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San Francisco Conservation Groups Collaborate And Hold Events To Save Sharks
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SAN FRANCISCO, California -- The Center for Oceanic Awareness, Research, and Education, known more commonly by its acronym "COARE", announced today, along with partner organizations Sea Stewards and WildAid, that two new shark conservation efforts would be launched at events this weekend.

As part of the San Francisco Ocean Film Festival at Theater 39, the Shark Stewardship Program includes shark films and advocacy for sustainability. Shark conservation films will be screened on Saturday morning beginning at 10:00am, and a panel discussion with sustainable industry experts will follow at 12:15pm, at the Aquarium of the Bay.

"Sea Stewards is promoting our new Shark Sanctuary San Francisco Initiative at this event," said Sea Stewards Director David McGuire. "We are urging our leadership to ensure that shark products are sourced from sustainable fisheries or are removed from the menus and shelves of San Francisco. Shark populations are threatened worldwide by unsustainable fisheries and consumptive practices. With our partners, we are asking consumers and purveyors to choose healthy alternatives to shark fin and other shark products." Recent studies have used DNA to show that some of the shark fins used for soup are taken from endangered species.

Shark fin soup, a dish traditionally served at Chinese weddings and banquets, has grown in popularity, increasing consumer demand for shark fins. However, dwindling shark populations worldwide are suffering as millions of sharks are killed every month, many for their fins alone. "The consumption of shark fin soup increases dramatically this time of year," said Christopher Chin, COARE's Executive Director. "Many people believe that eating the soup at the beginning of the lunar new year will ensure prosperity in the months to come."

On Sunday, 07 February, from 11:00am-3:00pm, COARE and WildAid will be holding their second "Sharks in the Park" event at Portsmouth Square in Chinatown, this year joined by Sea Stewards, to raise awareness of the need for shark conservation. The event will include a large, life-sized inflatable white shark, the petition for "Shark Sanctuary San Francisco," and information about sharks and sustainability in both English and Chinese. "This is going to be even more successful than last year," said Chin. "We've planned this to coincide with the Flower Fair and other celebrations preceding Chinese New Year, and we expect to get a lot of attention, especially with our new messages."

Both COARE and WildAid work closely with the Chinese community to promote conservation in culturally appropriate ways. "We have observed that a number of well-intentioned shark conservation efforts have failed to persuade their intended audience, and sometimes even alienated those they meant to engage, because they failed to account for language and cultural differences," said Richard Nelson, one of COARE's directors. "Our program takes both language and culture into consideration, and works with communities to decrease the demand for products that are harmful to sharks and the ocean."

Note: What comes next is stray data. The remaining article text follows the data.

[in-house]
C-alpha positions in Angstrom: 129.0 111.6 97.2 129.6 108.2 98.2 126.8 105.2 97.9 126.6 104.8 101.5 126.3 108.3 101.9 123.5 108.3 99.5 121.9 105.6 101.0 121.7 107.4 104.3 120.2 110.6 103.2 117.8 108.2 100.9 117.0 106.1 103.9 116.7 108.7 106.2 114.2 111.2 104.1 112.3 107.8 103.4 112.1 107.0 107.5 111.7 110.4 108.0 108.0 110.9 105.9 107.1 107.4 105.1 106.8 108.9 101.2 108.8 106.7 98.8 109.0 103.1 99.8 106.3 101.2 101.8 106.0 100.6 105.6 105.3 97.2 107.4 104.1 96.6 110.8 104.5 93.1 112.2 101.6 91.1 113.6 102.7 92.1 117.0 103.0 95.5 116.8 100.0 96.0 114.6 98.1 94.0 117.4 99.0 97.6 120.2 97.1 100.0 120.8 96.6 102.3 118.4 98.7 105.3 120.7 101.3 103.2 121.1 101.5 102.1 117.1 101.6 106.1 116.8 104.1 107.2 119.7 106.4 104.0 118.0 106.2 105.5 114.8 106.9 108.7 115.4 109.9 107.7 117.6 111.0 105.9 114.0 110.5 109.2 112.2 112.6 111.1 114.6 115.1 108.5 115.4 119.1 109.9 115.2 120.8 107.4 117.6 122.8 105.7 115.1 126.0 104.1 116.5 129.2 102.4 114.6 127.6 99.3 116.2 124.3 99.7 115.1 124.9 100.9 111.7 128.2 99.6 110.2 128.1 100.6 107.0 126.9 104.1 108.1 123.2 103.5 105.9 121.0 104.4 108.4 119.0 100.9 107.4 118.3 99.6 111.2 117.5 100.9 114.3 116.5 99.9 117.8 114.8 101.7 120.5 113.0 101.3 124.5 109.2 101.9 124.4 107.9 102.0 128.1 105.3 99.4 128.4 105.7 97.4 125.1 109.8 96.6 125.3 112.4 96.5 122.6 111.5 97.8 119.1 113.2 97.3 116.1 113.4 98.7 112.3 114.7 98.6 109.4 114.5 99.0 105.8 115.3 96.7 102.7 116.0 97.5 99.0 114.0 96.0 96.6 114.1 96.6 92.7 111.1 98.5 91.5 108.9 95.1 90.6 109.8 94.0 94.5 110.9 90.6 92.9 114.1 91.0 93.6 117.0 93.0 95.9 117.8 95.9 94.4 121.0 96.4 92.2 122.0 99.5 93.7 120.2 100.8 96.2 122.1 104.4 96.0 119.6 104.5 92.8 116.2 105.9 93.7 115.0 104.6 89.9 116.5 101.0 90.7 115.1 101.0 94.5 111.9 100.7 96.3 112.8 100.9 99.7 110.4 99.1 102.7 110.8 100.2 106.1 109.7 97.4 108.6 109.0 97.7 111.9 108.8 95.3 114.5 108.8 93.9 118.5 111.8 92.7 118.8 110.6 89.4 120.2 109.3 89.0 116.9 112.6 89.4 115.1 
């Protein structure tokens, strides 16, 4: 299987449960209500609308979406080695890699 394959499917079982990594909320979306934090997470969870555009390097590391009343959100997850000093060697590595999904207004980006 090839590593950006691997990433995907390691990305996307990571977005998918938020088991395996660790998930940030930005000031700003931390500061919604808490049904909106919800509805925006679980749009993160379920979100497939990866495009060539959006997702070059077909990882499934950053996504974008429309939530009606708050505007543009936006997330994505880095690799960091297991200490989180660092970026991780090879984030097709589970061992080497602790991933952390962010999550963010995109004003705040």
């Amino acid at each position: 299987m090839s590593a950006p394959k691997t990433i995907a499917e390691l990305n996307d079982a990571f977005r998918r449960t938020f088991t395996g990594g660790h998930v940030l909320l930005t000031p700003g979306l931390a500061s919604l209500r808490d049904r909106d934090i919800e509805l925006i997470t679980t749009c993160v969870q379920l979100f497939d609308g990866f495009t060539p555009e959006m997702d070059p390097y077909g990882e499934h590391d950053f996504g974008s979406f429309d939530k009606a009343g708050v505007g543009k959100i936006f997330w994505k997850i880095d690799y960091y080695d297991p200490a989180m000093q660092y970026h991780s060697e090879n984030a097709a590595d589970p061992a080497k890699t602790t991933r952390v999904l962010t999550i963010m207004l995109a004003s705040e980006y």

In an effort to extend important messages to key audiences, COARE recently translated its Shark Safe website (www.sharksafe.org) into several languages, including Chinese. "We're particularly proud of and excited about the Chinese version of our website, said Chin. "The need for shark conservation is a global issue, so our efforts need to transcend international borders, cultural differences, and language barriers."

At Sunday's event, COARE and WildAid will begin utilizing new Chinese language messages which call attention to the mercury found in shark products. Developed in collaboration with members of the Chinese community, these new signs are designed to catch attention. "Not everyone is moved by the conservation argument," said Chin, "but almost everyone's ears perk up when we start talking about mercury and health."

For more information about the San Francisco Ocean Film Festival, visit http://oceanfilmfest.org

For more information about Sharks in the Park, visit http://www.coare.org/events

About COARE The Center for Oceanic Awareness, Research, and Education, Inc. (COARE) is a tax-exempt nonprofit organization based in the San Francisco Bay Area. Its purpose is to study our oceans and increase public awareness of the earth's marine environment through educational programs and outreach. COARE seeks to enlighten people, young and old, to the plight of the oceans, to change the way they think and act, and to encourage them to create positive and lasting change.

About Sea Stewards Sea Stewards is an organization dedicated to creating and distributing "Media for a healthy ocean." They comprise expedition filmmakers, specializing in underwater and land-based conservation films, PSAs, and web content to communicate ocean stories.

About WildAid WildAid is the only organization that focuses on reducing the demand for endangered species products by specifically targeting consumers with engaging public service announcements and education initiatives. In the same way multinational corporations employ celebrities and athletes to promote their products, WildAid enlists popular Chinese and western celebrities to dissuade consumers from buying endangered species products with innovative multimedia campaigns. Their "When the Buying Stops, the Killing Can Too" message has secured over $100 million of media sponsorship and editorial coverage and reaches 1 billion worldwide.

Views expressed in this article do not necessarily reflect those of UnderwaterTimes.com, its staff or its advertisers.

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